When I would finish something on my plate I’d be offered more. Very often I’d just be given more or the famous words, “Just try. One bite,” which led to four bites of four different dishes. Within two days I noticed my pants weren’t fitting as well.

So, as they say in India: what to do? Here’s what I learned about how to find balance and wellness in an unusual circumstance:

  1. Invite others into your practice. If you can’t do it solo, see what a shared experience could be. Instead of solo meditations, I had the pleasure of leading the family in a meditation on their rooftop. I also got to spend time meditating with Mama and the kids which led to singing together (bhajans) – it was not only peaceful but completely unique and memorable!
  2. Share some of your preferences. Pick a few things that you can sprinkle into your experience that promotes your own wellbeing whilst still honoring the space you’re in and sharing. I chose these words: coffee first. Now instead of being served fruit first thing in the morning, I get some time with my coffee and no food.
  3. Create alone time. The easy answer is to wake up early and do a wellness routine. I haven’t found this possible in Mumbai because of the late night culture. I did find a gym nearby and have gone for two hours every day. I don’t work out hard, but this guarantees I have some time to clear my head when I don’t take the 3 hour round trip to a cool cafe in the city.
  4. Make learning your wellness. If the circumstance is unusual, there is most definitely a lot to learn. Ask questions. Learn about things you’re interested in. For me, it’s culture and food. I could write a blog series on what I learned about different Indian fruits and vegetables! Curiosity keeps the mind young. A young, active mind is just as important as a fit body.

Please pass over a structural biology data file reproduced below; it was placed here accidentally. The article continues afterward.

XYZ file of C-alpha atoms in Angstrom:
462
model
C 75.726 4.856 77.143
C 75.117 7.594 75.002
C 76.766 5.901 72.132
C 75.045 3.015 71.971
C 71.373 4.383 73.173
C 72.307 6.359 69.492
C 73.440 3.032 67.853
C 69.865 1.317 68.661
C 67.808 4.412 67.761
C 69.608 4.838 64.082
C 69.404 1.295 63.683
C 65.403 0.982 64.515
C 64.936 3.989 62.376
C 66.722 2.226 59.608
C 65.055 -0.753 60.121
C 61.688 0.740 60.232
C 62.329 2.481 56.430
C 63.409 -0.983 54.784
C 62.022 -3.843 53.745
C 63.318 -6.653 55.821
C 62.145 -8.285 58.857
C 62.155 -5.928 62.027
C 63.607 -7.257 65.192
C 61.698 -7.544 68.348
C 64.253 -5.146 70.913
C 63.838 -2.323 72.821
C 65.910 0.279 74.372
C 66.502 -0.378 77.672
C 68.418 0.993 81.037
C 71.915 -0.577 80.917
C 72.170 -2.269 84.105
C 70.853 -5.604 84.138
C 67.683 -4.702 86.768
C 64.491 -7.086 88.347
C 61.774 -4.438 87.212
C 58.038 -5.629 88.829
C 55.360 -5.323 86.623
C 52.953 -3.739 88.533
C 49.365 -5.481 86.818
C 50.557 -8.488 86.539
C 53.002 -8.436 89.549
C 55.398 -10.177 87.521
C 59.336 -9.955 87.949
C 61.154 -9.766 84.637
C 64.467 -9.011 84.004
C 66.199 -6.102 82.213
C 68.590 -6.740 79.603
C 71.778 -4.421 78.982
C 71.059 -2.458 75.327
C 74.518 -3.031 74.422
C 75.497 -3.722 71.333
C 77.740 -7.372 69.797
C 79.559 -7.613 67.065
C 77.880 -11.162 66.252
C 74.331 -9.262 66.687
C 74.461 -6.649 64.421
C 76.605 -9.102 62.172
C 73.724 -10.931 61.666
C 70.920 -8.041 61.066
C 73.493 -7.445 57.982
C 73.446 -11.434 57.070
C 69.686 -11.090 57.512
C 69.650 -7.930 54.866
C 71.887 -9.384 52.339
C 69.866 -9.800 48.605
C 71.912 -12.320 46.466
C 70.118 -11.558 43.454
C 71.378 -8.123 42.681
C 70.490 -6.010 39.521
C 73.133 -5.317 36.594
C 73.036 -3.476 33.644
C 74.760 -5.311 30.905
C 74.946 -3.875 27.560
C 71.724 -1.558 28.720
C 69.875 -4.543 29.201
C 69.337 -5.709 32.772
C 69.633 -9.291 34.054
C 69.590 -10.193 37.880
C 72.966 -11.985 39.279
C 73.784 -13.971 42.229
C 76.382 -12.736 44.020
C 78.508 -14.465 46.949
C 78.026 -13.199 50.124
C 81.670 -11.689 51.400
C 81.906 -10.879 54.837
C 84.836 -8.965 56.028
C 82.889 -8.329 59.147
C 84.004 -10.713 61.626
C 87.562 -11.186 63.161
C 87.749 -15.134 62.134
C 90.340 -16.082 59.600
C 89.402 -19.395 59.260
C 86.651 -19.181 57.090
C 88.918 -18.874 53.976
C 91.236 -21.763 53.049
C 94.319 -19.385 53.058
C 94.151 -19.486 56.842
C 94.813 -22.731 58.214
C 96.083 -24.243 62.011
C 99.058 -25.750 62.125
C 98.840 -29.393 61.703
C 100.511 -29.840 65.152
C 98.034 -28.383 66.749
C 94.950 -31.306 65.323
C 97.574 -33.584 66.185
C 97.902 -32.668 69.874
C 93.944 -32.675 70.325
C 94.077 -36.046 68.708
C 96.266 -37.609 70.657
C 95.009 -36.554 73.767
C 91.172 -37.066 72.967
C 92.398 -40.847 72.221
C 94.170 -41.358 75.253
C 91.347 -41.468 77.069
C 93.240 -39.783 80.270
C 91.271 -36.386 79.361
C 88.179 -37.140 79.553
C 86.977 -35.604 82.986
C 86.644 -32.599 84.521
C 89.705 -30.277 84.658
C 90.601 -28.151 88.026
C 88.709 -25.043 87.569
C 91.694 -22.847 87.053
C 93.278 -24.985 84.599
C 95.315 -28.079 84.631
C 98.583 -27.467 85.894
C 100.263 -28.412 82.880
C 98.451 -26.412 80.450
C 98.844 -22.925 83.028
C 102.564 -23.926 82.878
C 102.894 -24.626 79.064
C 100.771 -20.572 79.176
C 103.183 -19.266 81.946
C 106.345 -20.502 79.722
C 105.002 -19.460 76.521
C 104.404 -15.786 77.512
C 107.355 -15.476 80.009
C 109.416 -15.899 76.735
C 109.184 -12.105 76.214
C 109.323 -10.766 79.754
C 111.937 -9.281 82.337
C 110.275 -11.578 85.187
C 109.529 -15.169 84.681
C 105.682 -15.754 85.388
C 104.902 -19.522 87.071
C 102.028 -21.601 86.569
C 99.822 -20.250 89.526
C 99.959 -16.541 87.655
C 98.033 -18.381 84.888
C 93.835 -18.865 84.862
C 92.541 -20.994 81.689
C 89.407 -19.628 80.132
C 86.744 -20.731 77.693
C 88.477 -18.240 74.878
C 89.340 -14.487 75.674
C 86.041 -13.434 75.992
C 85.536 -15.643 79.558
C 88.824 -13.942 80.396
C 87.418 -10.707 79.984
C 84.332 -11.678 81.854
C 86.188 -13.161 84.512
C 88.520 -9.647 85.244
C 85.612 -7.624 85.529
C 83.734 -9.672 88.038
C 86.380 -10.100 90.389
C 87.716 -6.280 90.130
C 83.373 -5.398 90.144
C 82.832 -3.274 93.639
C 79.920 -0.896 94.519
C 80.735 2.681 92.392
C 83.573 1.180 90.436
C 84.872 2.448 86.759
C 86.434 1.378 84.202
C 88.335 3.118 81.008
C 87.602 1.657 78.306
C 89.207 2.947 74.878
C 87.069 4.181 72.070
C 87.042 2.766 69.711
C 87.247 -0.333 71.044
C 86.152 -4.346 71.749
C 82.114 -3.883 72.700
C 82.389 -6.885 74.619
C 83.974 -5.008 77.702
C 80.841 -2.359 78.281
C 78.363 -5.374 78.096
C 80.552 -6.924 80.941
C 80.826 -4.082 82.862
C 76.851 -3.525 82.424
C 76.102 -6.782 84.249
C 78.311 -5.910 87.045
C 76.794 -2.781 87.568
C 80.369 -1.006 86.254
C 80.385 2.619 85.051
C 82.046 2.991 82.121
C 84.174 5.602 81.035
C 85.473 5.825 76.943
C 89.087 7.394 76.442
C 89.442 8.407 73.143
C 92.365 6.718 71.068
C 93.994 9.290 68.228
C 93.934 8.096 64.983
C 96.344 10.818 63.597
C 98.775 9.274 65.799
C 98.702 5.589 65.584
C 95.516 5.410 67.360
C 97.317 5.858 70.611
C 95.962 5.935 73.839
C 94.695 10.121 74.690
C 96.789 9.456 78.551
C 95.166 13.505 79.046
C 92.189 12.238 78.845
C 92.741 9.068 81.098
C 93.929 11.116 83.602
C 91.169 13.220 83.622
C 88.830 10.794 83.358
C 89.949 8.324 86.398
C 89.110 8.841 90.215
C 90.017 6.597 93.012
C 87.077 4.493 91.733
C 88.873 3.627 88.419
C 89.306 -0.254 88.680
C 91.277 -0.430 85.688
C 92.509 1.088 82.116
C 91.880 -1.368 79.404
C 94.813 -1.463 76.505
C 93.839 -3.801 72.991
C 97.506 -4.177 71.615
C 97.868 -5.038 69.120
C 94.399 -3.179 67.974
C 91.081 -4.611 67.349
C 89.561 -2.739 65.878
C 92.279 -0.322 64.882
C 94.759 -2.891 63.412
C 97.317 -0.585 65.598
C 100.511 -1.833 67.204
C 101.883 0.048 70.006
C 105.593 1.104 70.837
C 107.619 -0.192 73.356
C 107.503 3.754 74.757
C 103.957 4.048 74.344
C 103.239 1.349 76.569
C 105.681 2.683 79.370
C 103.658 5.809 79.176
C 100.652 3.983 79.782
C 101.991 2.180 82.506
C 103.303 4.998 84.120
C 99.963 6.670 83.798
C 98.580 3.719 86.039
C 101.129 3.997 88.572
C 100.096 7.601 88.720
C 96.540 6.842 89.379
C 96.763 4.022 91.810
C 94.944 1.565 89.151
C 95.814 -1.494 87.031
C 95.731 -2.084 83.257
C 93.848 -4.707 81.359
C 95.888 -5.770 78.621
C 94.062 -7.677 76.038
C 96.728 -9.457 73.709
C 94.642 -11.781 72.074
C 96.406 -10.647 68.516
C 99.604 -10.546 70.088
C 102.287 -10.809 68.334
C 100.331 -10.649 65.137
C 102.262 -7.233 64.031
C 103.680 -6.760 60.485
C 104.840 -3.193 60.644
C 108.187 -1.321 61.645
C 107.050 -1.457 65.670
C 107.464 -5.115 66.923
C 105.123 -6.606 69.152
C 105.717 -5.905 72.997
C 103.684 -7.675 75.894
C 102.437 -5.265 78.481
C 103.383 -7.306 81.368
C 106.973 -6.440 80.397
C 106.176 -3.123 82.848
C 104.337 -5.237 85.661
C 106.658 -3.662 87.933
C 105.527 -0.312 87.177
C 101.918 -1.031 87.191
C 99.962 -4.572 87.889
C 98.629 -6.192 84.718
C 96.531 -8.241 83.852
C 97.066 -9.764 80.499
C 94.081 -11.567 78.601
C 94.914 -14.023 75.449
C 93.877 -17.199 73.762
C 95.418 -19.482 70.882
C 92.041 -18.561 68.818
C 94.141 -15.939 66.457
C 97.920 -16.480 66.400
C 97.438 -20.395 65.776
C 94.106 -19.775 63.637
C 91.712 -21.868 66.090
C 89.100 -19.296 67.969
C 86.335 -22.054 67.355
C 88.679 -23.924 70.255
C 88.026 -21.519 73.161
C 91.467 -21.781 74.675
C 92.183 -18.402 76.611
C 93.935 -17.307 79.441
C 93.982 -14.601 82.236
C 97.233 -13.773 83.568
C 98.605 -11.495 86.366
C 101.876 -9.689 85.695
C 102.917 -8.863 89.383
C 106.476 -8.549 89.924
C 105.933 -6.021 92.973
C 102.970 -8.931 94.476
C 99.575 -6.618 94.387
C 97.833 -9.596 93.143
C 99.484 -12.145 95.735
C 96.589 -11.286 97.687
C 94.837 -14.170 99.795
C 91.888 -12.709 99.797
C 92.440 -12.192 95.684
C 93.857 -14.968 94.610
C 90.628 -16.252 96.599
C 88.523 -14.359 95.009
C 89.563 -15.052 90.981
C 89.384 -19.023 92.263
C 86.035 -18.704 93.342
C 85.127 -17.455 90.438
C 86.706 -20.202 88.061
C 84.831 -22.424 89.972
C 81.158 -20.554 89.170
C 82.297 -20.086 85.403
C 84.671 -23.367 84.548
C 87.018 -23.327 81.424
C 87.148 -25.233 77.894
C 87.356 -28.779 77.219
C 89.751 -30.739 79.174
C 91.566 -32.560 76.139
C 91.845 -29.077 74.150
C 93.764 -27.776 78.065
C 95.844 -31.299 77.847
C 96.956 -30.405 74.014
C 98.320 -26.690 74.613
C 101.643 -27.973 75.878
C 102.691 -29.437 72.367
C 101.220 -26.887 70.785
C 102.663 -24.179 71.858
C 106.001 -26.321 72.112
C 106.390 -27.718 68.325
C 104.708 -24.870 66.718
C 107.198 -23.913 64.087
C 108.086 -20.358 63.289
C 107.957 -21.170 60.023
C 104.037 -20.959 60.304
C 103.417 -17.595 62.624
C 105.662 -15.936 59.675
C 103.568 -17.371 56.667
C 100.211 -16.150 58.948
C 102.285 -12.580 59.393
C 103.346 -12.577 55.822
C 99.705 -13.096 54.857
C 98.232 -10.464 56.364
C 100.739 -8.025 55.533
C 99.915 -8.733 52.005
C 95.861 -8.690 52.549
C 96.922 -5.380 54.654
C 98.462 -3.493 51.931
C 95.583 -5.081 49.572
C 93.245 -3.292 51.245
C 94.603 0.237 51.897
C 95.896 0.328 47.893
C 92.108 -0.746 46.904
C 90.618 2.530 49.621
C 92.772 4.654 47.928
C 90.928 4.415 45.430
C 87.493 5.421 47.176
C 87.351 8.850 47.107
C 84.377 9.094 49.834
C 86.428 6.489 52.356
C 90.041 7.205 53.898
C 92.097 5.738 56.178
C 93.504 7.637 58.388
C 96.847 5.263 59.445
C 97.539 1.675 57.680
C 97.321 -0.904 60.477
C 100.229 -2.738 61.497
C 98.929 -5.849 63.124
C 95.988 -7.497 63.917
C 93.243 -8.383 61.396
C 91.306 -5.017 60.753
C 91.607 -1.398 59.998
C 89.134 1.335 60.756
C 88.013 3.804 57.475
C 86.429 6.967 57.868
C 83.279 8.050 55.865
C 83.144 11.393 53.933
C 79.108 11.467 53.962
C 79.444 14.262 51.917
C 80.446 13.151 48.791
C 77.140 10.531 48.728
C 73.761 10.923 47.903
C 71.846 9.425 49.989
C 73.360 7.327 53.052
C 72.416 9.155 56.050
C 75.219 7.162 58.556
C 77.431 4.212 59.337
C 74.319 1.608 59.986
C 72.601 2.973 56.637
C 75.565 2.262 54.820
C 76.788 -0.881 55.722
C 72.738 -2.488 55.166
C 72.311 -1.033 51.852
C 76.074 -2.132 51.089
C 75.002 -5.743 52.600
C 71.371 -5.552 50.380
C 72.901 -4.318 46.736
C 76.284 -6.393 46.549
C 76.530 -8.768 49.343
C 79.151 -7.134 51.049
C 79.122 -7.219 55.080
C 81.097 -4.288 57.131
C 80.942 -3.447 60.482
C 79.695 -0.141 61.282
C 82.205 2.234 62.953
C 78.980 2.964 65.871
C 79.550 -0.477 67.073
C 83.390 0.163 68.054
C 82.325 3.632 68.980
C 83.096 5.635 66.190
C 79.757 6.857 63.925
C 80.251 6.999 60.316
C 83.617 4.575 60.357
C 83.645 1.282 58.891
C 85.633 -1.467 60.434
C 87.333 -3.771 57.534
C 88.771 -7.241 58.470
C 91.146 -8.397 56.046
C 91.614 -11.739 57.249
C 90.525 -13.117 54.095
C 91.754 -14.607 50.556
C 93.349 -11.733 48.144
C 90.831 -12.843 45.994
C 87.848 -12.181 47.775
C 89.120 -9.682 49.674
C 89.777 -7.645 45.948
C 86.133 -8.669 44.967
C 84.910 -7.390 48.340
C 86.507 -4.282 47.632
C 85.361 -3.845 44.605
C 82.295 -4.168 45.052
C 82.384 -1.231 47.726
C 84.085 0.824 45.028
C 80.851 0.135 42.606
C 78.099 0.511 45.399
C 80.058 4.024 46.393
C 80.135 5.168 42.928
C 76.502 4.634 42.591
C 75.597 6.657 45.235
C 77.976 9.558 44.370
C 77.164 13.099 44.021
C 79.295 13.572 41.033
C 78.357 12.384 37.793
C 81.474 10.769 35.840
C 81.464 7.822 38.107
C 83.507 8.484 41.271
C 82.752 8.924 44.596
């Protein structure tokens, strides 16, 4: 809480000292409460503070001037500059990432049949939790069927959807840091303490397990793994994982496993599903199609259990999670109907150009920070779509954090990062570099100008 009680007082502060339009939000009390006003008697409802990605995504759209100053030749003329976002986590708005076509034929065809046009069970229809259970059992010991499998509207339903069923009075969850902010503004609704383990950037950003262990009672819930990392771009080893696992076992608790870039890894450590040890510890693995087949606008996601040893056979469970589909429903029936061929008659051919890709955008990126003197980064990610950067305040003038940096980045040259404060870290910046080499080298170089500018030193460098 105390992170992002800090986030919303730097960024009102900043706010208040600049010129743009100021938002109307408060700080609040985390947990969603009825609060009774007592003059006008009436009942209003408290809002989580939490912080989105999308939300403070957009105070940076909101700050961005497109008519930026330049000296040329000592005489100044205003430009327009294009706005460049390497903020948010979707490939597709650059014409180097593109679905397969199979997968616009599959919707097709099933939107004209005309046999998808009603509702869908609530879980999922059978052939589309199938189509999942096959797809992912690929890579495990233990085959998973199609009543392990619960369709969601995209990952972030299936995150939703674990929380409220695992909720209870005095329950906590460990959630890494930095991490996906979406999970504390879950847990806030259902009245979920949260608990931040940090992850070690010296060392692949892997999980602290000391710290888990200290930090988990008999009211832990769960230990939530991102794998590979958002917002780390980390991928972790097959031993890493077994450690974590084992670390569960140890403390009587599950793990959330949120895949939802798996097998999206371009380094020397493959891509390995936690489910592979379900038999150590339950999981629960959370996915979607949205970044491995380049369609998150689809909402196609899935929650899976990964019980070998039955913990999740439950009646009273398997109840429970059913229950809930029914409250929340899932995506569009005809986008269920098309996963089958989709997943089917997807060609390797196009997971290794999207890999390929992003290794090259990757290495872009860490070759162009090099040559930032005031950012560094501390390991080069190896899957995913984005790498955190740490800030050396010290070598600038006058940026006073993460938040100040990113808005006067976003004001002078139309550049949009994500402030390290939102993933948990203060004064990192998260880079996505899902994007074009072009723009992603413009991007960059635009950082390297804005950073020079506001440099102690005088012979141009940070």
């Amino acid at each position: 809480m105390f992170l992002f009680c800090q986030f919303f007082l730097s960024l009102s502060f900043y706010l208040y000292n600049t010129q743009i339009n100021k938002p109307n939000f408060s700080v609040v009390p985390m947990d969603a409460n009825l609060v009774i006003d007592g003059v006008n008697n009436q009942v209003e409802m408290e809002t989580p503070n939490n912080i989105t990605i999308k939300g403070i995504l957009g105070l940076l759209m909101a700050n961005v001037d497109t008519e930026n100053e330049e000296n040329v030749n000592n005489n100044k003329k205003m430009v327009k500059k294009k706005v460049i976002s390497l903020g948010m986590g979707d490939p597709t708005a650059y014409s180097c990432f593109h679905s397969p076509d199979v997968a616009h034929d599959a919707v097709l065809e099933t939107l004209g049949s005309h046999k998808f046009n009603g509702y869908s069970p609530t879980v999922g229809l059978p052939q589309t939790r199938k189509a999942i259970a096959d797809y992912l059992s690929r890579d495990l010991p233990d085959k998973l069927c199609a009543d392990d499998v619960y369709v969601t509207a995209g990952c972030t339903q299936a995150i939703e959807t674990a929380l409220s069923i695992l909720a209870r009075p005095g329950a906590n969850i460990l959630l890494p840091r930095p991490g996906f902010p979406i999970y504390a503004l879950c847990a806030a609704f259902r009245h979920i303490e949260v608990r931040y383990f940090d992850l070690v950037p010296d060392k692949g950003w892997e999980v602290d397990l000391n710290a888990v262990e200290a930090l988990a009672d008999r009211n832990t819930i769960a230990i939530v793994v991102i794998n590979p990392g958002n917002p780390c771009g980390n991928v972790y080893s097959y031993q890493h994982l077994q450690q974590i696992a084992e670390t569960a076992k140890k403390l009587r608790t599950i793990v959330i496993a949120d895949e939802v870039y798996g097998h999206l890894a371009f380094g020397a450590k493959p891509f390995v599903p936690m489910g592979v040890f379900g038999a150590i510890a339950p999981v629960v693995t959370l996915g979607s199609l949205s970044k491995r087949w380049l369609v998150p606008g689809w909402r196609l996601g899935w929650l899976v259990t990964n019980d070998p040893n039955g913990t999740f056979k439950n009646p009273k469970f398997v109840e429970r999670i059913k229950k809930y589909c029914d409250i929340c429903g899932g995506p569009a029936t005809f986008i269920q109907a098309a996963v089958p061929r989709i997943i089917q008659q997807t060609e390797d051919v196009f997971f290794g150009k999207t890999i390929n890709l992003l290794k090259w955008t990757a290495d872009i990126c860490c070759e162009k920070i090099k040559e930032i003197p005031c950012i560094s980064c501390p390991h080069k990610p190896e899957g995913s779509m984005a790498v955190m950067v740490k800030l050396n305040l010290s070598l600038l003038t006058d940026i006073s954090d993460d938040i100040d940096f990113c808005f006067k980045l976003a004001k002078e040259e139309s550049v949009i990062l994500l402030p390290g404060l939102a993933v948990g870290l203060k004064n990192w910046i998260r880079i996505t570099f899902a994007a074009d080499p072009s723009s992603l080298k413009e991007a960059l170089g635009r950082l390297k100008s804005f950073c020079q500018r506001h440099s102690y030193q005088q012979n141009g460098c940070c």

5. Let yourself flow in the experience. You’re somewhere unusual doing something different! Shaking up your routine is an immense opportunity for growth. Once I let myself flow in the family life experience, my position as guest of honor turned into daughter, sister and auntie. I became part of the family and I am forever a part of this family in India. I’ve had both Mom and Dad take me to a doctor appointment, my brothers look after me when we go out dancing at night, my sisters make sure my favorite fruit (the chickoo) is always on my plate and we even had a family slumber party at their farmhouse. And when I get married one day, I’ll have guests of honor at my wedding including a personal henna artist!
  6. Make a plan to get yourself well in the areas you’ve let go in the flow. Allowing myself to experience the extraordinarily yummy home cooked meals and hospitality meant that my body expanded too. When I released into letting this happen, it was easier on my morale knowing that I would do a cleanse following my time with the family. I set myself up for total success booking a cleanse at The Sanctuary, a retreat center in Ko Phagnon, Thailand.
To summarize I’d say this: give in, everything is temporary, but make a plan to get back to you. Shoot me a note and tell me how you’re doing!